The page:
To learn more about the EXCEL study:
To hear about participant experiences: https://www.youtube.com/watch?v=c01oo4Yd3oA
24. Dietary Change Could be a Key to Enhancing Colon Cancer Treatment (Nov.20/22)
A new study from the University of Michigan Rogel Cancer Center finds that dietary change could be a key to enhancing colon cancer treatment.Researchers found in mice cells that a low-protein diet blocked the nutrient signaling pathway that fires up a master regulator of cancer growth. The regulator, mTORC1, controls how cells use nutritional signals to grow and multiply. It’s highly active in cancers with specific mutations, such as colon cancer, and is known to cause cancer to become resistant to standard treatments. A low-protein diet, and specifically a reduction in two key amino acids, changed the nutritional signals through a complex called GATOR. GATOR1 and GATOR2 work together to keep mTORC1 in business. When a cell has plenty of nutrients, GATOR2 activates mTORC1. When nutrients are low, GATOR1 deactivates mTORC1. Researchers found that mice on a low protein diet displayed less early tumor growth and more cancer cell death than controls. These mice also had reduced mTORC1 activation and proliferation.
The researchers noted that this suggests that amino acids regulate mTORC1 activity and that limiting amino acids may inhibit early tumor growth. Putting cancer patients on a protein-deficient diet long-term is not ideal. But if you can find key windows – like at the start of chemotherapy or radiation – when patients could go on a low protein diet for a week or two, we could potentially increase the efficacy of those treatments.
25. New Evidence Links Healthy Plant-Based Diets with Lower CRC Risk (Nov.30/22)
Several studies have investigated the relationship between diet and colorectal cancer (CRC), finding that the typical Western diet that is high in fat, red meat, and processed meat increases the risk. Reducing these foods and increasing foods high in dietary fibre is associated with a reduction in risk. Plant-based foods tend to be high in dietary fiber, but only in an unprocessed state. Now, a study that appears in BMC Medicine has found that a diet high in healthy plant-based foods — whole grains, fresh fruit, and vegetables — is associated with a lower risk of CRC in men. Unhealthy plant-based foods — refined grains, fruit juices, and added sugars — had no beneficial effect on cancer risk.
Image Source: https://www.everydayhealth.com/diet-nutrition/plant-based-diet-food-list-sample-menu/
26. Ultraprocessed Foods Linked to Greater Risk for Colon Cancer, Heart Disease and Death (Dec.2/22)
Ultraprocessed foods like packaged snacks, factory-made breads, soft drinks, breakfast cereal and other ready-to-eat items, can be more affordable and convenient, however, they are also linked to poor health outcomes. Two recent studies find that such foods are linked to an increased risk for colorectal cancer (CRC) as well as cardiovascular and all-cause mortality.
The first study indicated that men who ate the most ultraprocessed food had a 29% higher risk for CRC, especially in the distal colon, compared with men who ate the least ultraprocessed foods. The link persisted even after adjusting for body mass index and dietary nutrition. However, the association between ultraprocessed food and CRC was not seen in women. Eating more ready-to-eat meals made from meat, poultry or seafood and drinking sugary beverages were linked to a greater risk of CRC in men. Ready-to-eat meals were also associated with a higher rate of CRC in women, while yogurt and yogurt-based desserts were linked to a lower risk.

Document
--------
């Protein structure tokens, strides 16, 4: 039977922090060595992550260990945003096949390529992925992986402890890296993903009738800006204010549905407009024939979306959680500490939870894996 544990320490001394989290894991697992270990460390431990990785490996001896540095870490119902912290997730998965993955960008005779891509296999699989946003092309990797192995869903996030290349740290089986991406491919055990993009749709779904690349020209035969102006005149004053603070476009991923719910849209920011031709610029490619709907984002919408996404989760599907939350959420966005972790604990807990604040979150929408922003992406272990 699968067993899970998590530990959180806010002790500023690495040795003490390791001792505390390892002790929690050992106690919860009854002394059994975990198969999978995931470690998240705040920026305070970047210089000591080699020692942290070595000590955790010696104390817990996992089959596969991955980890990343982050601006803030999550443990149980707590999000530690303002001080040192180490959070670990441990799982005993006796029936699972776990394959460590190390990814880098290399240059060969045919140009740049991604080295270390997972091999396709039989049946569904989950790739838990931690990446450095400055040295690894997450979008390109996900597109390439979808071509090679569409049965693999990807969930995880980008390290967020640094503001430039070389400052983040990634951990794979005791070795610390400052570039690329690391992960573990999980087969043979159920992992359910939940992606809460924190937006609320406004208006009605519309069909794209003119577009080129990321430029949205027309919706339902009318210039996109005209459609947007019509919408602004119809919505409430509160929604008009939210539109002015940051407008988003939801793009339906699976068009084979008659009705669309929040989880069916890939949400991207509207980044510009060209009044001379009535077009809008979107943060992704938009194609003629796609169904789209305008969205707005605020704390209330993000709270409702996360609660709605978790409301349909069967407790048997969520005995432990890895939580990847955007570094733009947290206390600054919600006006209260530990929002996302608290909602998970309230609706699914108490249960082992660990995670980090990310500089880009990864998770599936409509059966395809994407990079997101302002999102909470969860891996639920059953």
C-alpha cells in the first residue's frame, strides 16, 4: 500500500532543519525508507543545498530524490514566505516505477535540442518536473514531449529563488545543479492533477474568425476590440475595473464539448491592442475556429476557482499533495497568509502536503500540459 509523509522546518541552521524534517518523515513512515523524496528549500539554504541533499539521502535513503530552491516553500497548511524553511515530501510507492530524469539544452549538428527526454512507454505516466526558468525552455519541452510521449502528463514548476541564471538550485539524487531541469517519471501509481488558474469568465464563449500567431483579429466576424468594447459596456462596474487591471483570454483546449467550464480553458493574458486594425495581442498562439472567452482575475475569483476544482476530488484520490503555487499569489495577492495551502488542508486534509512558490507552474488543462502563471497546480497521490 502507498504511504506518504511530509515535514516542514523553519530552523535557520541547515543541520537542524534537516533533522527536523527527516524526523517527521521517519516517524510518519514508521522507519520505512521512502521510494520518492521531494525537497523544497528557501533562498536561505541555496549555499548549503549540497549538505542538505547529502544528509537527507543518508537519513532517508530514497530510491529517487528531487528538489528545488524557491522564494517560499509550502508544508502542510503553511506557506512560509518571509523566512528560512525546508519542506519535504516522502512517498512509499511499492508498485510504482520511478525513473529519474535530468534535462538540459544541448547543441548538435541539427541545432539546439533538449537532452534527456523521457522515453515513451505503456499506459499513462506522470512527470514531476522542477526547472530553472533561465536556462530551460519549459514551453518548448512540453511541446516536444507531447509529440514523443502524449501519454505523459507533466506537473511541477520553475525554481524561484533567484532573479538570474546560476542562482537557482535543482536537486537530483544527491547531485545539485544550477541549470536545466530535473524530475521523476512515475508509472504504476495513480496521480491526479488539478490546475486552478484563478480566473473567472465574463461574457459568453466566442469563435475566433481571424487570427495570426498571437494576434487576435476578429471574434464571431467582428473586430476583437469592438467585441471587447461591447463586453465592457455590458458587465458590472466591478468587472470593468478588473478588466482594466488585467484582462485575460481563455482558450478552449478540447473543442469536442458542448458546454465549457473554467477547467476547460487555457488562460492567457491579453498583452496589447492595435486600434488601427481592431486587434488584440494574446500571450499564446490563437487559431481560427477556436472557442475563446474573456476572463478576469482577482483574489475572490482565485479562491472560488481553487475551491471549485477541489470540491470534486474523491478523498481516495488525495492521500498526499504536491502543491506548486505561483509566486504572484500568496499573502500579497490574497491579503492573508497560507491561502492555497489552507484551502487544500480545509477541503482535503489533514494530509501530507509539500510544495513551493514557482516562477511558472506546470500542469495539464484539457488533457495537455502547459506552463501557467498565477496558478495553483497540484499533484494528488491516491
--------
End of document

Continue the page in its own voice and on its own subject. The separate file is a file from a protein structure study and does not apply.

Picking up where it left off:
In the other study, people with the least healthy diet had a 32% higher risk for death from cardiovascular conditions and a 19% higher mortality risk from any cause compared to people with healthier diets. People who ate the most ultraprocessed foods had a 27% higher risk for cardiovascular death and a 19% higher risk for death from any cause compared with people who ate the least amount of ultraprocessed foods. A significant proportion of the higher mortality risk associated with an elevated intake of nutrient-poor foods was explained by a high degree of food processing. In contrast, the relation between a high ultraprocessed food intake and mortality was not explained by the poor quality of these foods. These studies bolster calls for improvements in food policies to limit the consumption of overly processed foods.
27. Regular Exercise Improves Outcomes in Patients with CRC (Dec.13/22)
According to a study published in the American Journal of Cancer Research, getting regular exercise was found to improve the survival of patients with colorectal cancer (CRC). The study was the first to find a positive association between the impact of exercise on the gut microbiome of patients with cancer, according to the authors. Additionally, the study found that physical activity is also beneficial to obese patients with cancer, who generally have a less healthy gut microbiome. Study authors added that their findings represent an important step in understanding the impact of a healthy gut on outcomes in patients with CRC.
A patient who is active has a more diverse microbiome and lower abundances of CRC-promoting bacteria, and higher amounts of bacteria that protect against CRC. Nobody needs to be an athlete to get the benefits. It can be easy activities. Just staying active is very beneficial. In fact, regular exercise helps to facilitate a healthy gut microbiome and lowers inflammation, which were observed in patients independent of body mass index, including those considered severely overweight or obese. Inflammation is a key process that drives CRC and it is known that a high BMI causes inflammation around the body. Thus, If BMI is reduced, one will have lower levels of inflammation. Lower inflammation then means risk of death is reduced.